Road funding

Feds ask judge to deny Panthers Rock Hill bankruptcy plan

The US Department of Justice asked a federal judge to deny confirmation of a bankruptcy proposal by a Property of David Tepper company linked to failed Rock Hill, SC, team headquarters project, court documents show.

The request was made on Tuesday evening by a bankruptcy court trustee on behalf of the DOJ. A confirmation hearing of the bankruptcy proposal is scheduled for November 16.

“The U.S. Trustee is asking the Court for an order denying confirmation of the Plan and granting such other relief as the Court deems just and appropriate,” the Trustee wrote.

It’s unclear whether the request made by federal officials will impact the confirmation expected next week in Delaware bankruptcy court. Judge Karen Owens did not respond to the request.

GT Real Estate is the company created by Tepper to develop the headquarters in Rock Hill. Construction was halted last March and GT Real Estate filed for bankruptcy in June.

York County and the Town of Rock Hill are not money assured under GT Real Estate’s bankruptcy plan. City and county officials say they owe more than $100 million.

Other contractors, who together owed at least $60 million, generally accepted GT Real Estate’s proposal, which would pay the contractors much of what they claim.

York County and Rock Hill have lawsuits pending against companies owned by Tepper over the failure of the project.

GT Real Estate, York County and Rock Hill have yet to file a written response to the federal government’s denial request. Efforts by The Herald to reach attorneys for GT Real Estate, York County and Rock Hill for comment were unsuccessful.

The plan would give releases, eliminate claims

GT Real Estate’s proposed plan would remove claims against the Tepper companies and release the other Tepper companies, without the consent of the claim holders. Debtholders would potentially have no voice in the process, according to the DOJ administrator.

“Neither the plan nor the solicitation procedures provided any means for debt holders to avoid giving such releases,” the trustee wrote.

The proposed bankruptcy plan would put York County and Rock Hill in a class of claimants where there is no guarantee money will be returned, according to testimony and court documents.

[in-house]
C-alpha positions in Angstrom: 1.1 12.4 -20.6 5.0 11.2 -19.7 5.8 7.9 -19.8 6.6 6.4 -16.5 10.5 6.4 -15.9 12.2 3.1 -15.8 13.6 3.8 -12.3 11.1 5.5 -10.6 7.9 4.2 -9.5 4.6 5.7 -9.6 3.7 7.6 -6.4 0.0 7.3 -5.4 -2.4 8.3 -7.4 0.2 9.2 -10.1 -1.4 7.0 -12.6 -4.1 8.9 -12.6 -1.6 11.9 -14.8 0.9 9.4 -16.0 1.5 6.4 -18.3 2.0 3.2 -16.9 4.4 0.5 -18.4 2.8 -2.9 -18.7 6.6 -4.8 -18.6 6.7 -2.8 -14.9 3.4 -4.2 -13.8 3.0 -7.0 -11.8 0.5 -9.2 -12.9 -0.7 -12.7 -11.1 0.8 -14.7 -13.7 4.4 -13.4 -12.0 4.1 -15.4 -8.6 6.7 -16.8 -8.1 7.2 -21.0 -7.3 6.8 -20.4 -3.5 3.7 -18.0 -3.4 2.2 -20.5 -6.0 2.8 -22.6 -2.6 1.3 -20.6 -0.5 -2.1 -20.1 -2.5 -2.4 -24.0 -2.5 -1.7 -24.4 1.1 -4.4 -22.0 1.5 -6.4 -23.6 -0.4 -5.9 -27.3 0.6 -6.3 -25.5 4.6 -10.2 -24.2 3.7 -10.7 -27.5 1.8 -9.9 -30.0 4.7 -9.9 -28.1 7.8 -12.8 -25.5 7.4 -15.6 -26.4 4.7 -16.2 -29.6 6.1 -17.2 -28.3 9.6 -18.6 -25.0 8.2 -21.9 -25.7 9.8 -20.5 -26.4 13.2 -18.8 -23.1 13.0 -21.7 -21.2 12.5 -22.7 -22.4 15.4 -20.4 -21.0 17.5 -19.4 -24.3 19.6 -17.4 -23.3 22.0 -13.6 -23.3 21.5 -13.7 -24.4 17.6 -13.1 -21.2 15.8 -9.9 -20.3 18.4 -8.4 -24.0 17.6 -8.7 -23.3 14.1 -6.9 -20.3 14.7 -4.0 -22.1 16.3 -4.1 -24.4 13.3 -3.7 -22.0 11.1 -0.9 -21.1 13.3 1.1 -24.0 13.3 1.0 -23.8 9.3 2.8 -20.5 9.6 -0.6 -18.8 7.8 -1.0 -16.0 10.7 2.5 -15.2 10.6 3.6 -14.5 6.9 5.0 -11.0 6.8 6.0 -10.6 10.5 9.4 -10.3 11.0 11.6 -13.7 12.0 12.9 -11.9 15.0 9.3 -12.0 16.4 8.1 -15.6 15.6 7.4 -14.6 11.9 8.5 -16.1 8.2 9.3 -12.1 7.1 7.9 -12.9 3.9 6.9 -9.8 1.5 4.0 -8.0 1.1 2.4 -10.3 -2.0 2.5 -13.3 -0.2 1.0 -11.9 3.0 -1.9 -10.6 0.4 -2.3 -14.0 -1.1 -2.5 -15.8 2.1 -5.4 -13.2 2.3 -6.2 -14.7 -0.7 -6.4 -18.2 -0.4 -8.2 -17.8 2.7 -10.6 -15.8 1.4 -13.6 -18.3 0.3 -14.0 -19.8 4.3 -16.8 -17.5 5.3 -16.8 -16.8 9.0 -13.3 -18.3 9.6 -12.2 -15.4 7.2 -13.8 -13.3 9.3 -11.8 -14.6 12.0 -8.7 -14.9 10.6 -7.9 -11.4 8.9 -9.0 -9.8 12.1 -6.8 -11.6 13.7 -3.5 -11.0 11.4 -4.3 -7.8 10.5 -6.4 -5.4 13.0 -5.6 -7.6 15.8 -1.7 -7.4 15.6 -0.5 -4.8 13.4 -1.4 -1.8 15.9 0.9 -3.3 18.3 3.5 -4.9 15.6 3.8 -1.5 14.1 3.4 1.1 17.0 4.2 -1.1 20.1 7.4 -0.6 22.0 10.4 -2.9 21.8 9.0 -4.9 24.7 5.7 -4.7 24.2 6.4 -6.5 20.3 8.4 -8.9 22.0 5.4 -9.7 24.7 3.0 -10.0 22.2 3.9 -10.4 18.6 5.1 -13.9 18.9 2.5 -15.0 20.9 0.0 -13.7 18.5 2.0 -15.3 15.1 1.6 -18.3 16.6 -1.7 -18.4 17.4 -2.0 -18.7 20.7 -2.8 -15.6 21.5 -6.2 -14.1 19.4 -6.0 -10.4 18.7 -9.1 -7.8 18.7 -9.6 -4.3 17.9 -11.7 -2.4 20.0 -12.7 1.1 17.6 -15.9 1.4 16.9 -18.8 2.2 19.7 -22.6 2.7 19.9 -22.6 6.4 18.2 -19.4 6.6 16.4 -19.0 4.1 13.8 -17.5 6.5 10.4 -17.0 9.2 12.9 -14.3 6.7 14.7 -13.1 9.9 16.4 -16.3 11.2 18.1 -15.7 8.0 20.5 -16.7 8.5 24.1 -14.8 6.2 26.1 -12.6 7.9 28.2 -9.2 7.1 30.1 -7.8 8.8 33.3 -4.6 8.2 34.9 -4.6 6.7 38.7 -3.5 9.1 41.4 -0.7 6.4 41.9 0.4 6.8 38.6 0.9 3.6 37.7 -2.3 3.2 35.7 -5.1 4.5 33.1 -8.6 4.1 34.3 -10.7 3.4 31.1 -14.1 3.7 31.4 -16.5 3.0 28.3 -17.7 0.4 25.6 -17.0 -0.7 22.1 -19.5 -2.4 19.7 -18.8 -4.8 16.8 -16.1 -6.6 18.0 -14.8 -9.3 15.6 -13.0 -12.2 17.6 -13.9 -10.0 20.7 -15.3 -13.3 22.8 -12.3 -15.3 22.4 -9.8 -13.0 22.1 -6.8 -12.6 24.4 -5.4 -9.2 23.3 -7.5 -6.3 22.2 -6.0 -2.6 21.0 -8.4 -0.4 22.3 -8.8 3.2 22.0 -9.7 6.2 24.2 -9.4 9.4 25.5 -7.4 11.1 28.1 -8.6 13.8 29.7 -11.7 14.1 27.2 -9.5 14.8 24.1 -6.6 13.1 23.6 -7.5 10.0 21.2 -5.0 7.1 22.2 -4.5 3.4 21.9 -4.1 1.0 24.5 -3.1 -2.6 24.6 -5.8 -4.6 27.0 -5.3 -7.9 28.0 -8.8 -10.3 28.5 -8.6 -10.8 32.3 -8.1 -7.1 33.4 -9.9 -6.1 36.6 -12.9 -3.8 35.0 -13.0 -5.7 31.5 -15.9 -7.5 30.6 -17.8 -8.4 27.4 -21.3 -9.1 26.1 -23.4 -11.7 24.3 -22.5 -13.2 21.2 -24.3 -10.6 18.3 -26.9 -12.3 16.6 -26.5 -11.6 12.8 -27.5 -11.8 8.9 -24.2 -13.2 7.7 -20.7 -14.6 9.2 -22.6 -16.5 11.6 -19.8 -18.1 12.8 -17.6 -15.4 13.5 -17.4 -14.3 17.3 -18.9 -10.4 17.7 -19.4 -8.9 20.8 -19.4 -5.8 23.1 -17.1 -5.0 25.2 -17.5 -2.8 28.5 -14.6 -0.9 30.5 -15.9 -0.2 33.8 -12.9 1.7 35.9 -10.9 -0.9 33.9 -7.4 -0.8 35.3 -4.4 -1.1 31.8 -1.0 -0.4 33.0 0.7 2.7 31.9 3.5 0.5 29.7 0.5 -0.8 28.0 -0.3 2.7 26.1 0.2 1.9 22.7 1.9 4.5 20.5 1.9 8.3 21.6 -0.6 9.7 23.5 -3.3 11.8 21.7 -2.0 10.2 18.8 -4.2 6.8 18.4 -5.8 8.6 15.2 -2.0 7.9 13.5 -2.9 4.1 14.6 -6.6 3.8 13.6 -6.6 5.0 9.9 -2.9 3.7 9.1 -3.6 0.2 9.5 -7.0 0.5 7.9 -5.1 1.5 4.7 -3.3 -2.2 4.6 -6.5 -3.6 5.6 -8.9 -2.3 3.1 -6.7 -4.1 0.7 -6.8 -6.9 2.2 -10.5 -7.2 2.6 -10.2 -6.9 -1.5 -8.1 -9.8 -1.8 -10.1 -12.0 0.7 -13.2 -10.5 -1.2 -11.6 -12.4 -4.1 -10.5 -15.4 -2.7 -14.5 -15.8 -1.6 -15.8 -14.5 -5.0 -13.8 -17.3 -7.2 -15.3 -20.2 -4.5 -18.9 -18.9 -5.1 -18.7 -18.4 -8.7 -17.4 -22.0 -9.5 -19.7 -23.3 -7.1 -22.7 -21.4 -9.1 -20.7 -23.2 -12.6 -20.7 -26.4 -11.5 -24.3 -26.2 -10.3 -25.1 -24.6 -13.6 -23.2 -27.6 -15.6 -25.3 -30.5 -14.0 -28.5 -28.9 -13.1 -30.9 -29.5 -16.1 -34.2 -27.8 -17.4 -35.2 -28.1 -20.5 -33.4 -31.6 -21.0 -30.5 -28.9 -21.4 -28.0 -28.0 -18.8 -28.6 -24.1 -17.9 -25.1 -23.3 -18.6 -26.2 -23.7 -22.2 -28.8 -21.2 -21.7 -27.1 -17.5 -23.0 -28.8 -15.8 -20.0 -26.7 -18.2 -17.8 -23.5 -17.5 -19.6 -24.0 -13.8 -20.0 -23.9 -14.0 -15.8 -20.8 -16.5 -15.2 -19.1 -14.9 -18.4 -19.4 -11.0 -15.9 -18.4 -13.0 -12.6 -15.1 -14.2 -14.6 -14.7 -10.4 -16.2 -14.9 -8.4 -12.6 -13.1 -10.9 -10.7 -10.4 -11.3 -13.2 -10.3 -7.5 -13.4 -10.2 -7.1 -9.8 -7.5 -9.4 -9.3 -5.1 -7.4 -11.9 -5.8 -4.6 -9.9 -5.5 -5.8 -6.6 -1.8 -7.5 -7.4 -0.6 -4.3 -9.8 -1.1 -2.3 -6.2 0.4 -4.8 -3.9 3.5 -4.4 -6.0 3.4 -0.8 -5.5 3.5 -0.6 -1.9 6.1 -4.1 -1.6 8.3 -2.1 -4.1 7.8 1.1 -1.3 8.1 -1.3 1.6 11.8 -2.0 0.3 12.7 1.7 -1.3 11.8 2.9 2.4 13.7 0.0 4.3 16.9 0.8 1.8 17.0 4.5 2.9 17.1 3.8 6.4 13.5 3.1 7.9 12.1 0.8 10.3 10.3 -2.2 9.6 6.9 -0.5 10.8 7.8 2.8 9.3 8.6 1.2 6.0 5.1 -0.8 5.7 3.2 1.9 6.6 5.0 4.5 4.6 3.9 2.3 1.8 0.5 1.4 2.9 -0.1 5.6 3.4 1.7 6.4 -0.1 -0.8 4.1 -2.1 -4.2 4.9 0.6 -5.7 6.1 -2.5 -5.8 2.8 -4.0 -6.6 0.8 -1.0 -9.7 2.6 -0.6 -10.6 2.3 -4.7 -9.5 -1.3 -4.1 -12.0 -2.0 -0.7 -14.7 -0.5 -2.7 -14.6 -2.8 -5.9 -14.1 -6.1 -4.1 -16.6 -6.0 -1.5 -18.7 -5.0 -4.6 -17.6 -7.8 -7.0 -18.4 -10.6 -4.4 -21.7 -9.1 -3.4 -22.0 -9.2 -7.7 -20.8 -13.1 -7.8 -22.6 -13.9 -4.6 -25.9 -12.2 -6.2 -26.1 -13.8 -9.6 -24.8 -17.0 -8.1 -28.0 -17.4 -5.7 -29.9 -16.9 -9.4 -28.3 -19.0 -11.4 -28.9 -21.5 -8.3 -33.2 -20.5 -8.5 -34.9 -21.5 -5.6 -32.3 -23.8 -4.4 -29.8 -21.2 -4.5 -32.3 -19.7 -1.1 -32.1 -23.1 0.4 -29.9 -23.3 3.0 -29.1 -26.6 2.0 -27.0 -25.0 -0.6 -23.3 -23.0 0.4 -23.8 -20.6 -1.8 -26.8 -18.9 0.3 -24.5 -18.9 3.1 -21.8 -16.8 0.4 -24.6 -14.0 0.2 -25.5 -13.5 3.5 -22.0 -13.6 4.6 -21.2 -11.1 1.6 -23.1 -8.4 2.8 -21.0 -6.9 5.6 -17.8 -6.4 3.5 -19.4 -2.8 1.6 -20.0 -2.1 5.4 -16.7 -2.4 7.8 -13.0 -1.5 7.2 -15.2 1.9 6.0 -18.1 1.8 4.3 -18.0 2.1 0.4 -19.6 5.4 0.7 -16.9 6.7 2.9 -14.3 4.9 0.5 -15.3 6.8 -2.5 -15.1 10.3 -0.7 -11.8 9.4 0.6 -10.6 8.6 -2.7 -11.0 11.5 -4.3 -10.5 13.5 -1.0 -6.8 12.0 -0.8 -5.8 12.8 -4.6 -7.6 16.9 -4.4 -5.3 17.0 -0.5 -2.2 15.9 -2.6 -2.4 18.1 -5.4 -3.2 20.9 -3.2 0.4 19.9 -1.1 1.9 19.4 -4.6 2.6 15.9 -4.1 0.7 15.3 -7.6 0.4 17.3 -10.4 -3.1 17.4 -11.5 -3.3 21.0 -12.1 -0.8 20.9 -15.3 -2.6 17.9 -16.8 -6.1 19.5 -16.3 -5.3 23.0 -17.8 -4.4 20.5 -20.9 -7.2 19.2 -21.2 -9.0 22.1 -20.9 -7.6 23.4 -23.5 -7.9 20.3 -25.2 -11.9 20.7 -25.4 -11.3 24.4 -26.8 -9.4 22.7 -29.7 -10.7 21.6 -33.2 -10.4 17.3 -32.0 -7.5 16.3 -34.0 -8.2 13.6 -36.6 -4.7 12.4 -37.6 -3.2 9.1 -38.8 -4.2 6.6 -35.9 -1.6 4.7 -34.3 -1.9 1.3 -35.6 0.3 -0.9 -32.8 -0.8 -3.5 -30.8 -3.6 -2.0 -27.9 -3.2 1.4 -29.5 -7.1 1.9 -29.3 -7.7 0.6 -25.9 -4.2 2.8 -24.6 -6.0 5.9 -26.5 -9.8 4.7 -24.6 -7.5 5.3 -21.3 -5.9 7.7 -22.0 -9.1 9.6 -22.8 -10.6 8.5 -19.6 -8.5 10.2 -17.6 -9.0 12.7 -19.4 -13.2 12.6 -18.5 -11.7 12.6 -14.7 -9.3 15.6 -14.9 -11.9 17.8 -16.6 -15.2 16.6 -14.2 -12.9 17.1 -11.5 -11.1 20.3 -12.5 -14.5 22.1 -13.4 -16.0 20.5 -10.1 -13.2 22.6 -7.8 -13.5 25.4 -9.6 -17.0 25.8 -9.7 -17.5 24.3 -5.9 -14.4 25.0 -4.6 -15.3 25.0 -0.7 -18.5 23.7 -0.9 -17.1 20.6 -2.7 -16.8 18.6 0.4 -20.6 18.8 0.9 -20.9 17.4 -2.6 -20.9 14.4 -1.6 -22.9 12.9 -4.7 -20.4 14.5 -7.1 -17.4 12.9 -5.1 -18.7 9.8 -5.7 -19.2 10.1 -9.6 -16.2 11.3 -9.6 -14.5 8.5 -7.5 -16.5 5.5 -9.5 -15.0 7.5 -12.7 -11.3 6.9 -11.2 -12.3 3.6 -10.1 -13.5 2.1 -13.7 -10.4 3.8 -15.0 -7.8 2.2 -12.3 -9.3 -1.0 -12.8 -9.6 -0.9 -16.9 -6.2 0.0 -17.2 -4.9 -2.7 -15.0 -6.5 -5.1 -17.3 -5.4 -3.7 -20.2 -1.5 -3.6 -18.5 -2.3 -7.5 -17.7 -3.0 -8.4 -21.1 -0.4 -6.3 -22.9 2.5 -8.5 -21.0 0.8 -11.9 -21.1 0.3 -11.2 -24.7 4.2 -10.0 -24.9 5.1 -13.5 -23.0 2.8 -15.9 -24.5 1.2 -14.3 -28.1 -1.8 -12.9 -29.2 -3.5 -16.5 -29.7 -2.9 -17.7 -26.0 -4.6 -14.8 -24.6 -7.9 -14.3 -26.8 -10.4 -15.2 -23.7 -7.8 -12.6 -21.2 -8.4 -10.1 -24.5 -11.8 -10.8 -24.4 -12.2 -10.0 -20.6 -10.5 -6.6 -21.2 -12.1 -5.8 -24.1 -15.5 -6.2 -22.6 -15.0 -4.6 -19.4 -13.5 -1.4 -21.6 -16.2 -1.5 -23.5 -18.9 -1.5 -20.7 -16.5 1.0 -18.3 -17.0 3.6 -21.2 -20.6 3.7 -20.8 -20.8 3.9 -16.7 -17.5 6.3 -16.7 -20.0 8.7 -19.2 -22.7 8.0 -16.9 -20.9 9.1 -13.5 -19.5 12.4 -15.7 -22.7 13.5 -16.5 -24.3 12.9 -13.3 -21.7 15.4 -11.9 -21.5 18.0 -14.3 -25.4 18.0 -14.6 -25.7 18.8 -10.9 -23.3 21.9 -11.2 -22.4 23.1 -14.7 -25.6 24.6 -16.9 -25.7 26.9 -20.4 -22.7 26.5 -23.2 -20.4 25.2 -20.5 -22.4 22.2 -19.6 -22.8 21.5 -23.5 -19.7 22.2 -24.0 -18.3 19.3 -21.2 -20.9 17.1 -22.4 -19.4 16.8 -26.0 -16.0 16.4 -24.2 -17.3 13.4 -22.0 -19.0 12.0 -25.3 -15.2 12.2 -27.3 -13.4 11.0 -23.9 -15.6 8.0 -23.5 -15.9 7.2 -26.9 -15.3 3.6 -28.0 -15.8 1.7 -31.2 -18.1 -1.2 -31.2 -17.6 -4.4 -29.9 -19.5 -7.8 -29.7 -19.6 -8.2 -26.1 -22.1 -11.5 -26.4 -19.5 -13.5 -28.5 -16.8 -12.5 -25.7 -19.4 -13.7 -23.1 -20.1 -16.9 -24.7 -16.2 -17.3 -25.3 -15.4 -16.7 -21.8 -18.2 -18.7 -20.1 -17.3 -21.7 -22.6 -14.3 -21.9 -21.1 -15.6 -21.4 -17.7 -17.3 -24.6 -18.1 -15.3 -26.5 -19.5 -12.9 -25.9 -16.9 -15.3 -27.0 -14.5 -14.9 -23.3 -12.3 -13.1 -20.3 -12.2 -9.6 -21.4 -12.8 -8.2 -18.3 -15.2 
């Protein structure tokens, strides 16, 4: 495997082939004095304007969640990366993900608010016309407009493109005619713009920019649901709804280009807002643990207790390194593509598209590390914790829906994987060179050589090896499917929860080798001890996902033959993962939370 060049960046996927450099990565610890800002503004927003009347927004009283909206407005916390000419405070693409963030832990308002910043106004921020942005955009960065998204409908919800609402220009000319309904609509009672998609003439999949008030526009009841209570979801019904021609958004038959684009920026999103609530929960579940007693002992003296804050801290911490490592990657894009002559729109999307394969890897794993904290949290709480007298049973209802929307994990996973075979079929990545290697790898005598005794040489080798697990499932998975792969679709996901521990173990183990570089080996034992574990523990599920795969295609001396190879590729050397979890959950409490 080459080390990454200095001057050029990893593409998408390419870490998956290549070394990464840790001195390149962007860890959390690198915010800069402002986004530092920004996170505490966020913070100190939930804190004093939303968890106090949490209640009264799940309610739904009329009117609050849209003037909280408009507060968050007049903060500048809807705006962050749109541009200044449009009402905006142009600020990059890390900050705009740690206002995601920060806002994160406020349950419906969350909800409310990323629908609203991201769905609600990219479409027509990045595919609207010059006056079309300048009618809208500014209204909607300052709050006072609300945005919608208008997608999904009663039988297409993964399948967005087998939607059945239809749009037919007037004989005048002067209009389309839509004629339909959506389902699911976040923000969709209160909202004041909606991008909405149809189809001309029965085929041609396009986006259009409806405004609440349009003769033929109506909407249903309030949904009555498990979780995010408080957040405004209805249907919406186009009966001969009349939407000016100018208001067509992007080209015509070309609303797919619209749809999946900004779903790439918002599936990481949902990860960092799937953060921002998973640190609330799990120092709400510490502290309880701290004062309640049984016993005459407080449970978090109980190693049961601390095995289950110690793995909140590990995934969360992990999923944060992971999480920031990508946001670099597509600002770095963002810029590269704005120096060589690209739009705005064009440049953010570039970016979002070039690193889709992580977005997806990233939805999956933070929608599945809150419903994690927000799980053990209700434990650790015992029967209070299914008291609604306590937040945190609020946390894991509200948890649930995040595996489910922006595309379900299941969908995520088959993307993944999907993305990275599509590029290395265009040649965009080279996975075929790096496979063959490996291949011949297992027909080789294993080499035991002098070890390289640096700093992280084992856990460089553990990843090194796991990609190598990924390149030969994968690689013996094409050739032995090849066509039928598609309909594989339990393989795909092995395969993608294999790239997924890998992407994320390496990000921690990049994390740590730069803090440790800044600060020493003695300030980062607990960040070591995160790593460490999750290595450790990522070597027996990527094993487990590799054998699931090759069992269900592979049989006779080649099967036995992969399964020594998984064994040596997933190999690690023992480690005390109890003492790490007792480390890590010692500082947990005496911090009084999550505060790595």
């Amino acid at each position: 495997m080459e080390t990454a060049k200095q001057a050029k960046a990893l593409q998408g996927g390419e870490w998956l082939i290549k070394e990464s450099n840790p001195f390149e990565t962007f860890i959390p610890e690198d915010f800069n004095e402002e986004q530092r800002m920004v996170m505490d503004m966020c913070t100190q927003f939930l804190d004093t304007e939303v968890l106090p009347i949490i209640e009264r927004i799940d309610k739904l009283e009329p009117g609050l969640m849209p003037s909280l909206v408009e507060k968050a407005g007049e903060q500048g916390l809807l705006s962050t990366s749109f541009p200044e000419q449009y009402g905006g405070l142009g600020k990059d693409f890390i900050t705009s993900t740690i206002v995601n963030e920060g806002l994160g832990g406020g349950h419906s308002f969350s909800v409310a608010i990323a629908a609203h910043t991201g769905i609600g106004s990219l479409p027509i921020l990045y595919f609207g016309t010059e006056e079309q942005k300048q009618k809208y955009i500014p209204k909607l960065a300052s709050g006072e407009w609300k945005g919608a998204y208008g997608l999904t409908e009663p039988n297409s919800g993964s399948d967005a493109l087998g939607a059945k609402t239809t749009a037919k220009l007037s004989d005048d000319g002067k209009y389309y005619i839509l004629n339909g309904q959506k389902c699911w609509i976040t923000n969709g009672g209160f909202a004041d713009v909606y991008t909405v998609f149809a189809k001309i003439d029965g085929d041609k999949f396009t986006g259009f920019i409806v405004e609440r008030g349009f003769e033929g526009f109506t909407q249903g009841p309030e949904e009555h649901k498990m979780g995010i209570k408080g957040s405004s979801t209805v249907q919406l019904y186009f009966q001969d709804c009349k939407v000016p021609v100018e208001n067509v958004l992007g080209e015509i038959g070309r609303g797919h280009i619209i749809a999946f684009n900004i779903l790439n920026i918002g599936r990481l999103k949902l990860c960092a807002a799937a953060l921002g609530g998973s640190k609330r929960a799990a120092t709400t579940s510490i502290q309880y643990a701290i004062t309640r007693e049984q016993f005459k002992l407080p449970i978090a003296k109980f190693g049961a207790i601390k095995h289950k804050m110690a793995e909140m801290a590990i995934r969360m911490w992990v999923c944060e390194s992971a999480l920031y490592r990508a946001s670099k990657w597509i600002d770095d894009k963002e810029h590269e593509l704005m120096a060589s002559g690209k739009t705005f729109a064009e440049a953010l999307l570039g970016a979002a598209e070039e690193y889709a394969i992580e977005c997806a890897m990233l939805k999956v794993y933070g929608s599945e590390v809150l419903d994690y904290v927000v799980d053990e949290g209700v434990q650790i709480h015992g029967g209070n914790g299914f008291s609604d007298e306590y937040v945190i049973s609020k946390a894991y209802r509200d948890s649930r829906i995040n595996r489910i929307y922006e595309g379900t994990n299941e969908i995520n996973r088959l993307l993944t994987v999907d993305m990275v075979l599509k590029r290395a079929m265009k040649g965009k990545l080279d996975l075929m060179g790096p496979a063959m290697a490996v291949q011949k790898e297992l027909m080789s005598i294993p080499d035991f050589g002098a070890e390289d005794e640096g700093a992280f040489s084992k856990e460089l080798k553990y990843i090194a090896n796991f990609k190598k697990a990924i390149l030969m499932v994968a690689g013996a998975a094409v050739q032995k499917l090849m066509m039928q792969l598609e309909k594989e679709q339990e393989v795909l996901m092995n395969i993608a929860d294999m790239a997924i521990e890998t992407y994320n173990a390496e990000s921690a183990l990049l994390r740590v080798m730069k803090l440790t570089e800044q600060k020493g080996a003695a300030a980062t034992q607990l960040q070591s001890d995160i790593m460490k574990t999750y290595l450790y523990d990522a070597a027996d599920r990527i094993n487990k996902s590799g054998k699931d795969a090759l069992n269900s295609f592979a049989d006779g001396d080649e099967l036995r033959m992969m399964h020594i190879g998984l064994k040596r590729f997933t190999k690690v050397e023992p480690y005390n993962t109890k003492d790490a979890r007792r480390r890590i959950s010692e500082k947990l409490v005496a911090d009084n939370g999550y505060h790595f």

Last week, Owens, in a court order, gave York County a temporary stake of $81 million because the county and the town of Rock Hill risked being left without a voice in the bankruptcy case. The city has a voting stake of $20 million.

Vote shares in bankruptcy cases are allocated proportionately based on claims of what is allegedly owed. Without a vote, York County and Rock Hill would have faced the possibility of never recovering any money, pending the results of other lawsuits. Those with grievances will vote to uphold GT Real Estate’s bankruptcy proposal.

“I am concerned about the danger of county and city disenfranchisement,” Owens said at the time during a court hearing. “It is appropriate that they have the floor.”

York County alleged in court papers that GT Real Estate and other Tepper companies misused $21 million of county taxpayer money for the project. Rock Hill alleges fraud and dishonesty in its lawsuit against GT.

What is the role of a trustee in bankruptcy?

According to the US Department of Justice, a trustee is appointed in bankruptcy cases to ensure that cases are handled for the benefit of all involved, including taxpayers.

“The United States Trustee Program is the component of the Department of Justice responsible for overseeing the administration of bankruptcy cases and private trustees,” the DOJ website states. “We are a national program with extensive administrative, regulatory and litigation/enforcement authorities whose mission is to promote the integrity and efficiency of the bankruptcy system for the benefit of all stakeholders – debtors, creditors and the public. “

A trustee in the case voiced objections months ago when the bankruptcy plan was in its early stages, but the plan has continued to move toward a vote by creditors.

What happens now?

The fight continues to see who will be paid.

  • A hearing on confirming the bankruptcy plan is scheduled for Nov. 16, according to court documents.
  • Creditors – companies that say they are owed money from the failed project – are expected to vote Nov. 16 on GT Real Estate’s proposed bankruptcy.

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Andrew Dys covers breaking news and public safety for The Herald, where he has been a reporter and columnist since 2000. He has won 51 South Carolina Press Association awards for his coverage of crime, race, justice and people . He is the author of the book “Slice of Dys” and his work is in the US Library of Congress.